Niacinamide also helps reduce hyperpigmentation. Hyperpigmentation involves age spots that are clusters of melanin. Researchers believe niacinamide reduces hyperpigmentation by inhibiting the transfer of cell compartments called melanosomes that store melanin [7]. In clinical studies, topical 4% niacinamide inhibits pigmentation [7, 8]. A greater effect was seen when combined with 2% n-acetyl glucosamine, a hyaluronic acid precursor [3, 7]. Both have different mechanisms of reducing pigmentation, so, used together, they produce a better result.

Niacinamide has great potential as an anti-aging treatment. It has shown to increase keratin synthesis [5]. Keratin is an important structural protein in the skin and levels decrease with age. This reduces the structural soundness of skin and water binding capabilities. Overall, niacinamide stimulates cell growth, including collagen [5]. Collagen is another important structural component of the skin that helps maintain elasticity and plays a role in wound healing. Niacinamide is also a cofactor in hyaluronic acid synthesis [9]. Hyaluronic acid is important for retaining moisture in the skin and protecting barrier function. Levels are known to decrease with age, contributing to wrinkle formation. Thus, increasing hyaluronic acid improves skin elasticity and smoothness. An in vitro study shows 4% niacinamide increases hyaluronic acid. Women using a 2% NAG and 4% niacinamide combined showed improved fine lines and wrinkles, especially under the eyes [9]. This shows the anti-aging effects of niacinamide are best when combined with n-acetyl glucosamine.

It also has anti-inflammatory effects [5]. A clinical study using niacinamide showed reduced rosacea symptoms [4]. It also improved facial skin barrier. In a clinical study, niacinamide also reduced immune cell infiltration that promotes inflammation [8]. Topical 4% niacinamide increased cell growth and helped heal skin lesions [6]. It also reduced acne similar to 1% clindamycin, a common topical antibiotic acne treatment [11]. Niacinamide may be a better alternative to clindamycin, as bacteria involved in acne are becoming increasingly resistant to antibiotics.
Niacinamide also has anti-oxidant effects by scavenging free radicals [10]. In an in vitro study, niacinamide helped repair DNA damage due to UV exposure [13]. Overall, niacinamide increases the skin’s capacity to protect itself from damaging agents.
 
Assay: 99%
CAS#: 98-92-0 
INCI: Niacinamide
Appearance: white powder
Solubility: water
Suggested percentage: 5%

Storage: Cool, dry place. Do not freeze. Keep away from light and moisture!
Country of origin: China
[1]  D.L. Bissett, “Common cosmeceuticals,” Clinics in Dermatology, vol. 27, pp. 435–445, 2009.
[2]  D.L. Bissett, “Topical Niacinamide and Barrier Enhancement,” Proctor and Gamble Company, Cincinnati, Ohio. pp. 8-12.
[3]  D.L. Bissett, L.R. Robinson, P.S. Raleigh, K. Miyamoto, T. Hakozaki, J. Li, and G.R. Kelm, “Reduction  in the appearance of facial hyperpigmentation by topical N-acetyl glucosamine,” Journal of Cosmetic Dermatology, vol. 6, pp. 20–26, 2007.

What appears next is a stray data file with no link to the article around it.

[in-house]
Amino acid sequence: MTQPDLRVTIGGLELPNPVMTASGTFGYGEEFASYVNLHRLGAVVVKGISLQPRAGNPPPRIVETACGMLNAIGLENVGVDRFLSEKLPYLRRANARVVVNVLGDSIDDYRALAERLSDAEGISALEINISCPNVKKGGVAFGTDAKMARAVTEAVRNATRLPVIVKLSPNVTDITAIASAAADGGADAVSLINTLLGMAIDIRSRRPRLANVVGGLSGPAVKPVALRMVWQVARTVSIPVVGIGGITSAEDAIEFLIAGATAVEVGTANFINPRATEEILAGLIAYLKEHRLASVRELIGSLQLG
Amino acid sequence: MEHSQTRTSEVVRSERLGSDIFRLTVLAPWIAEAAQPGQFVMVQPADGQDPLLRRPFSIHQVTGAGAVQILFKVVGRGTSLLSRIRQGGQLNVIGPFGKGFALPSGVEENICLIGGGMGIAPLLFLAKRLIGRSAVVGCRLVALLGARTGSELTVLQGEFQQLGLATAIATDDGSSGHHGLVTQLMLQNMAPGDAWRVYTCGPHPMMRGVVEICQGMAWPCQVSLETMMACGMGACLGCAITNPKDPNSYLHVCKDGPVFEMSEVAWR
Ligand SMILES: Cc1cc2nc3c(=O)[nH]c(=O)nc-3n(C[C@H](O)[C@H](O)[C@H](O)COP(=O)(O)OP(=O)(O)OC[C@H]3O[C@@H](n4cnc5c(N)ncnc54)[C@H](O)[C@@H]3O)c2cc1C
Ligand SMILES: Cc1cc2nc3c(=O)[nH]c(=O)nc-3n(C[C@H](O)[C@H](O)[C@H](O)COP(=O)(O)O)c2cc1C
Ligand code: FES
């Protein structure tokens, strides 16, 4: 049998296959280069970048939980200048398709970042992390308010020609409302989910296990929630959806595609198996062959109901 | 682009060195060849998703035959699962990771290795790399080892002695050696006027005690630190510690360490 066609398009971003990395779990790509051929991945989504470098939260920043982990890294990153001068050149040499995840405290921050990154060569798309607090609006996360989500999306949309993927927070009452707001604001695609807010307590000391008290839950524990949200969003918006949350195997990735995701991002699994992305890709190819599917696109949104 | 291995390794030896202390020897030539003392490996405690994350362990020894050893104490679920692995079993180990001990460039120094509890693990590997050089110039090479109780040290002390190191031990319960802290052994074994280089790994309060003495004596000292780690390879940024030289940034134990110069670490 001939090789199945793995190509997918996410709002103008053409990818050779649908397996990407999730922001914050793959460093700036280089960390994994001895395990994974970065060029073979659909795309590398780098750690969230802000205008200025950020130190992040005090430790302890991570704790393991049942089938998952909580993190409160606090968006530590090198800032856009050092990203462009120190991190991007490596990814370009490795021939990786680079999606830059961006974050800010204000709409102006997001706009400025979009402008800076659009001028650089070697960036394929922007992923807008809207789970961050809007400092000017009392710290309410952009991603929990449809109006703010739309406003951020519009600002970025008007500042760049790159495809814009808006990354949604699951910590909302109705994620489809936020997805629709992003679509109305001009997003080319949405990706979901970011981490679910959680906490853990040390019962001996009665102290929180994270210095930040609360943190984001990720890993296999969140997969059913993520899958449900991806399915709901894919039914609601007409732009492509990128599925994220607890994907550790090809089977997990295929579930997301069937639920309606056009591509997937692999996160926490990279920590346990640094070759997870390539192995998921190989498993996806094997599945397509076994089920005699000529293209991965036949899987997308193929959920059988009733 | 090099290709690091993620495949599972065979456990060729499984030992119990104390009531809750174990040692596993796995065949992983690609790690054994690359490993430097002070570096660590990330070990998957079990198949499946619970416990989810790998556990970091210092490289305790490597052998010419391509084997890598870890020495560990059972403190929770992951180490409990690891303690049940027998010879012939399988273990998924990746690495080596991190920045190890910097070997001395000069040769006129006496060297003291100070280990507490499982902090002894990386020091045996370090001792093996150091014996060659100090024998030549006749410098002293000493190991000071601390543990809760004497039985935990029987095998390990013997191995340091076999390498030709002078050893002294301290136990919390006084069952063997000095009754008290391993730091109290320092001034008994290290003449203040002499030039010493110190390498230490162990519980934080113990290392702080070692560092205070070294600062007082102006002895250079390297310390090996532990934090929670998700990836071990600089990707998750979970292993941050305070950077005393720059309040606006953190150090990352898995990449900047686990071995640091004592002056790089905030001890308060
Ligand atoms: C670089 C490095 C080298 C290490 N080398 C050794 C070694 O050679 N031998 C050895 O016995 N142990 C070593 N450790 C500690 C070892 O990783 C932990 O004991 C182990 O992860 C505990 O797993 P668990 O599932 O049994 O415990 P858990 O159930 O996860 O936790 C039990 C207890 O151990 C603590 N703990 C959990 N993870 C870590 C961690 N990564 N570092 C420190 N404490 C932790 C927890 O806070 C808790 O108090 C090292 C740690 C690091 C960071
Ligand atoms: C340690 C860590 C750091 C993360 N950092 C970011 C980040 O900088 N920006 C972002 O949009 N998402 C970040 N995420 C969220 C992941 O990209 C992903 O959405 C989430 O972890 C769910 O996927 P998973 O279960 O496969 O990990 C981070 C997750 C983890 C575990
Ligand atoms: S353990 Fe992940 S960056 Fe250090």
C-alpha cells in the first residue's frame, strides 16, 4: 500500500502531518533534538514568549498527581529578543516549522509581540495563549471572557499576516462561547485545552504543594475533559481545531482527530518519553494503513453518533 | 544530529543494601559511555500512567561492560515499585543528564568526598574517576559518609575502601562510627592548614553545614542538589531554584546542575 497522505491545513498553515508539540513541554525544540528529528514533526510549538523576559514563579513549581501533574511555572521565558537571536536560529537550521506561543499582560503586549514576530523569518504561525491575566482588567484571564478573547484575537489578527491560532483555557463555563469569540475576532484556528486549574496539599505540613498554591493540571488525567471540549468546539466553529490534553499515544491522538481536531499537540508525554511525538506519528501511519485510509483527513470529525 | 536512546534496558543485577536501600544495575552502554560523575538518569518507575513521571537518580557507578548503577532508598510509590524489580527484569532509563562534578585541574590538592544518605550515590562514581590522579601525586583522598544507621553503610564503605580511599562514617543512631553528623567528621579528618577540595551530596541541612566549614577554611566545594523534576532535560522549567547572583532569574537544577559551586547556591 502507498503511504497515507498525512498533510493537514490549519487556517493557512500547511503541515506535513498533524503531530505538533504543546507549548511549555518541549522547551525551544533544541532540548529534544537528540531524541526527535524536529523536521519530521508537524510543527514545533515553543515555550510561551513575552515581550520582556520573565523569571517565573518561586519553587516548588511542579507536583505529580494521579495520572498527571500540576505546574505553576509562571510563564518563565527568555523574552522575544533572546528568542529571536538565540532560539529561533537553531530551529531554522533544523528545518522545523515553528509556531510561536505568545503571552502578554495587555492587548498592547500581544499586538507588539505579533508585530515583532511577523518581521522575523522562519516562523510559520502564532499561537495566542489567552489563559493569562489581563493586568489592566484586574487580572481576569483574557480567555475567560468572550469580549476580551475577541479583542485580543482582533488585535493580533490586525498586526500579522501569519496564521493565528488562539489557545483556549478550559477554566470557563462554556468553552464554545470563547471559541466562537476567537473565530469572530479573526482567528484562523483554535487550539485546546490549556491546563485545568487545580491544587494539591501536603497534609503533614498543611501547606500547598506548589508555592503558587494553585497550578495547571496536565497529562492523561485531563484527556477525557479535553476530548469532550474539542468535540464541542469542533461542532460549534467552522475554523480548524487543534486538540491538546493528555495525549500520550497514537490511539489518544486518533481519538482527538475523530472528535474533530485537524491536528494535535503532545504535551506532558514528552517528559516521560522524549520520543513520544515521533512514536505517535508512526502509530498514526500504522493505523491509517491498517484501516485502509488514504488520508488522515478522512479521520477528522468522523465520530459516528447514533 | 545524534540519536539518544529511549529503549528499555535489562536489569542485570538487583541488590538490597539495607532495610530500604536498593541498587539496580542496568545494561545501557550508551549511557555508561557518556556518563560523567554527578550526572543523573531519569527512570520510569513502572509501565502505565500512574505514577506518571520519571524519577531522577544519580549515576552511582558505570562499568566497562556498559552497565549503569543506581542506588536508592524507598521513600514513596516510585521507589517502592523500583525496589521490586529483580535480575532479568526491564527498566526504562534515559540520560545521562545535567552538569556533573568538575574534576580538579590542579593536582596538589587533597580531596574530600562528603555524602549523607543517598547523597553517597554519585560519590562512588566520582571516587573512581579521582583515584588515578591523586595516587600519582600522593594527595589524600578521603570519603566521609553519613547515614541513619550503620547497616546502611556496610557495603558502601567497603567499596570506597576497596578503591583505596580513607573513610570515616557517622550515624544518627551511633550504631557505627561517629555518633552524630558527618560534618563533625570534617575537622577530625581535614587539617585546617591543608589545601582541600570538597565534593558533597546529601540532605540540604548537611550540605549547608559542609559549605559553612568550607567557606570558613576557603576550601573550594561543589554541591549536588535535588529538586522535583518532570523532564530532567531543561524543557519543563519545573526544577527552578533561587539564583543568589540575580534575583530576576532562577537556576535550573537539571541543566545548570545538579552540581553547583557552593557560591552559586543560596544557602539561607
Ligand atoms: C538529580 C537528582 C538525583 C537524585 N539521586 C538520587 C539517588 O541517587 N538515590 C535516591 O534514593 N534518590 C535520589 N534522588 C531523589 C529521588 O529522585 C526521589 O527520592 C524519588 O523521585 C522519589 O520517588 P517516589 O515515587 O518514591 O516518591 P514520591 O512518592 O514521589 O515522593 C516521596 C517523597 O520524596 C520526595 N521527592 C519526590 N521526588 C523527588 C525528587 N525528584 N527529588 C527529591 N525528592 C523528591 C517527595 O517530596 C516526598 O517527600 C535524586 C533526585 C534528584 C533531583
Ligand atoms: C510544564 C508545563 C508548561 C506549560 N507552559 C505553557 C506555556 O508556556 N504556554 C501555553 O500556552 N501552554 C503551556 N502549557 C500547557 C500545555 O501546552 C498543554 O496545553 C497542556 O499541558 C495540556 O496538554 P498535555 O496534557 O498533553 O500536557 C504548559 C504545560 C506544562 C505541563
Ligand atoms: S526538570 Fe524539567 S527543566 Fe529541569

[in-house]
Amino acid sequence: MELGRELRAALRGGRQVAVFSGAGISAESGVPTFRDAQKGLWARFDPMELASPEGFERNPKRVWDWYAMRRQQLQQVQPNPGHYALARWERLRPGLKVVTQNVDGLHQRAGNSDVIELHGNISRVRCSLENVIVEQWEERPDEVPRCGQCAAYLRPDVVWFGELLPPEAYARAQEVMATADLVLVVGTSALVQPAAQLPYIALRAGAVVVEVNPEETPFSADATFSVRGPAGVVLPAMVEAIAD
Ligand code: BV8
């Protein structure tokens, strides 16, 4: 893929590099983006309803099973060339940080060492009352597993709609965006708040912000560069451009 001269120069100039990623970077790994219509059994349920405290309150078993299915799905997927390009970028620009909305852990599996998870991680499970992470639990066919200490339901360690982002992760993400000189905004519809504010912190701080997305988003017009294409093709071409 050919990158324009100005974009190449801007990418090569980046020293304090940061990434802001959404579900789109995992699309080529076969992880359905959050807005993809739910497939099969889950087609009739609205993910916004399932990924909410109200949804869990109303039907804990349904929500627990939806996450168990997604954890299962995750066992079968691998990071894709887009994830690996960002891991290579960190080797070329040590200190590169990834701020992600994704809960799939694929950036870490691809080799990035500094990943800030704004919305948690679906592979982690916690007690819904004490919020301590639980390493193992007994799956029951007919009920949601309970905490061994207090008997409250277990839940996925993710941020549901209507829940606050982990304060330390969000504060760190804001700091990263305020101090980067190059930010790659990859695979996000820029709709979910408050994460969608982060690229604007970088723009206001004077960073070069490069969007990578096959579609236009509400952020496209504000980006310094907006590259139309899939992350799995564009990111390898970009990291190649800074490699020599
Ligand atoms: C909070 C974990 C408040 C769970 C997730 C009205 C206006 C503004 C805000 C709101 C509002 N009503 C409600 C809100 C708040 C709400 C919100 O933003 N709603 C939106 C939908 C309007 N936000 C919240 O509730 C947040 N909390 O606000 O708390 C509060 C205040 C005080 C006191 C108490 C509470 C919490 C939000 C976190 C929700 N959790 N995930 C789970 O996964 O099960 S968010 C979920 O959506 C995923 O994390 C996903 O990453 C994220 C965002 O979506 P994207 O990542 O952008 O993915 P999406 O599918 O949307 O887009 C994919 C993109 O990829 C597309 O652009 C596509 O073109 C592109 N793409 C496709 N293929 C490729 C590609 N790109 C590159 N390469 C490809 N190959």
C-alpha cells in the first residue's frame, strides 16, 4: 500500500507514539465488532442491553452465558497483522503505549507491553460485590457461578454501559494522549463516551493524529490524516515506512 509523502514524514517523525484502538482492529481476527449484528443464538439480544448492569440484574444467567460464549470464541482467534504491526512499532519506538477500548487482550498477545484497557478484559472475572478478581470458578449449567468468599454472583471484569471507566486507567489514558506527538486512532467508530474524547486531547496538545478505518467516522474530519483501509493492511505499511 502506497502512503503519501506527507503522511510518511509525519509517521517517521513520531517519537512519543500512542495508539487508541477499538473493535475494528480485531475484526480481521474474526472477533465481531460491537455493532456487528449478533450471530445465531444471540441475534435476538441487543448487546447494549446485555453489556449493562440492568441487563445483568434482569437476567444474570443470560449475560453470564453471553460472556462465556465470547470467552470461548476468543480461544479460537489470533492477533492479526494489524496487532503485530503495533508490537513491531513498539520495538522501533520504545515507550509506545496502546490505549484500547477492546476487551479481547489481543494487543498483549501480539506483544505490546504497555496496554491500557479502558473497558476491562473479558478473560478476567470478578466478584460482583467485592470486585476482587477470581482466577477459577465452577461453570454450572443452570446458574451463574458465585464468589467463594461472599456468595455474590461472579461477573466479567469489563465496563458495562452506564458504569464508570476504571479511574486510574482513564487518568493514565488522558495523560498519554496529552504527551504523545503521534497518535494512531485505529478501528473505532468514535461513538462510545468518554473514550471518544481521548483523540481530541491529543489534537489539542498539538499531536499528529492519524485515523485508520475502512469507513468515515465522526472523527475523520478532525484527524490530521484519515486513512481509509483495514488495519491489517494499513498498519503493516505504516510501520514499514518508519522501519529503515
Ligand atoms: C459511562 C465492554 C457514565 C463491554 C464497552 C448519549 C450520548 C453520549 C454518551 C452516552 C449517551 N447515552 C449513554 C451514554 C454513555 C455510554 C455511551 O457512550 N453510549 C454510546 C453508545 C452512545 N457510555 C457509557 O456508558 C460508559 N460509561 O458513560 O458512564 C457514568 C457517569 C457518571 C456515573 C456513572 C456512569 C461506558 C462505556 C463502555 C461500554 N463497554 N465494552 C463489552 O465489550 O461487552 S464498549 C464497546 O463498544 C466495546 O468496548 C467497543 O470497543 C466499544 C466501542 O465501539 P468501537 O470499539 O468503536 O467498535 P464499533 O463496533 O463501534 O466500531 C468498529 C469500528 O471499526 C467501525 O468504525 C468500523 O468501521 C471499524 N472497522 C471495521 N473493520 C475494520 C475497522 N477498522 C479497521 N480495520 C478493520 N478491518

[4]  D. Draelos, K. Ertel, and C. Berge, “Niacinamide-Containing Facial Moisturizer Improves Skin Barrier and Benefits Subjects With Rosacea,” Therapeutics for the Clinician, vol. 76, pp. 135-141, August   2005.
[5]  W. Gehring, “Nicotinic acid/niacinamide and the skin,” Journal of Cosmetic Dermatology, vol. 3, pp.88–93, 2004.
[6]  F. Iraji and L. Banan, “The efficacy of nicotinamide gel 4% as an adjuvant therapy in the treatment of  cutaneous erosions of pemphigus vulgaris,” Dermatologic Therapy, vol. 23, pp. 308–311, 2010.
[7]  B. Kimball, J.R. Kaczvinsky, J. Li, L.R. Robinson, P.J. Matts, C.A. Berge, K. Miyamoto, and D.L. Bissett, “Reduction in the appearance of facial hyperpigmentation after use of moisturizers with a combination of topical niacinamide and N-acetyl glucosamine: results of a randomized, double- blind, vehicle-controlled trial,” British Journal of Dermatology, vol. 162, pp 435–441, 2010.
[8]  J. Navarrete-Solis, J.P. Castanedo-Cazares, B. Torres-Alvarez, C. Oros-Ovalle, C. Fuentes-Ahumada, F.J. Gonzalez, J.D. Martınez-Ramırez, and B. Moncada, “A Double-Blind, Randomized Clinical Trial of   Niacinamide 4% versus Hydroquinone 4% in the Treatment of Melasma,” Dermatology Research and Practice, 1-5, 2011.
[9]  R. Osborne, L. A. Mullins, and L. R. Robinson, “Topical N-Acetyl Glucosamine and Niacinamide Increase Hyaluronan,” The Procter & Gamble Company, Cincinnati, Ohio USA.
[10]  N. Otte, C. Borelli, and H.C. Korting, “Nicotinamide – biologic actions of an emerging cosmetic ingredient,” International Journal of Cosmetic Science, vol. 27, pp. 255–261, 2005.
[11]  A.R. Shalita, J.G. Smith, L.C. PARISH, M.S. Sofman, and D.K. Chalker, “Topical Nicotinamide Compared with Clindamycin Gel in the Treatment of Inflammatory Acne Vulgaris,” International Journal of Dermatology, vol. 34, no. 6, pp. 434-437, June 1995.
[12]  Y. Soma, M. Kashima, A. Imaizumi, H. Takahama, T. Kawakami, and M. Mizoguchi, “Moisturizing effects of topical nicotinamide on atopic dry skin,” International Journal of Dermatology, vol. 44, pp. 197–202, 2005.
[13]  B.C. Thompson, D. Surjana, G.M. Halliday, and D.L. Damian, “Nicotinamide enhances repair of ultraviolet radiation-induced DNA damage in primary melanocytes,” Experimental Dermatology,     vol. 23, pp. 509–528, 2014.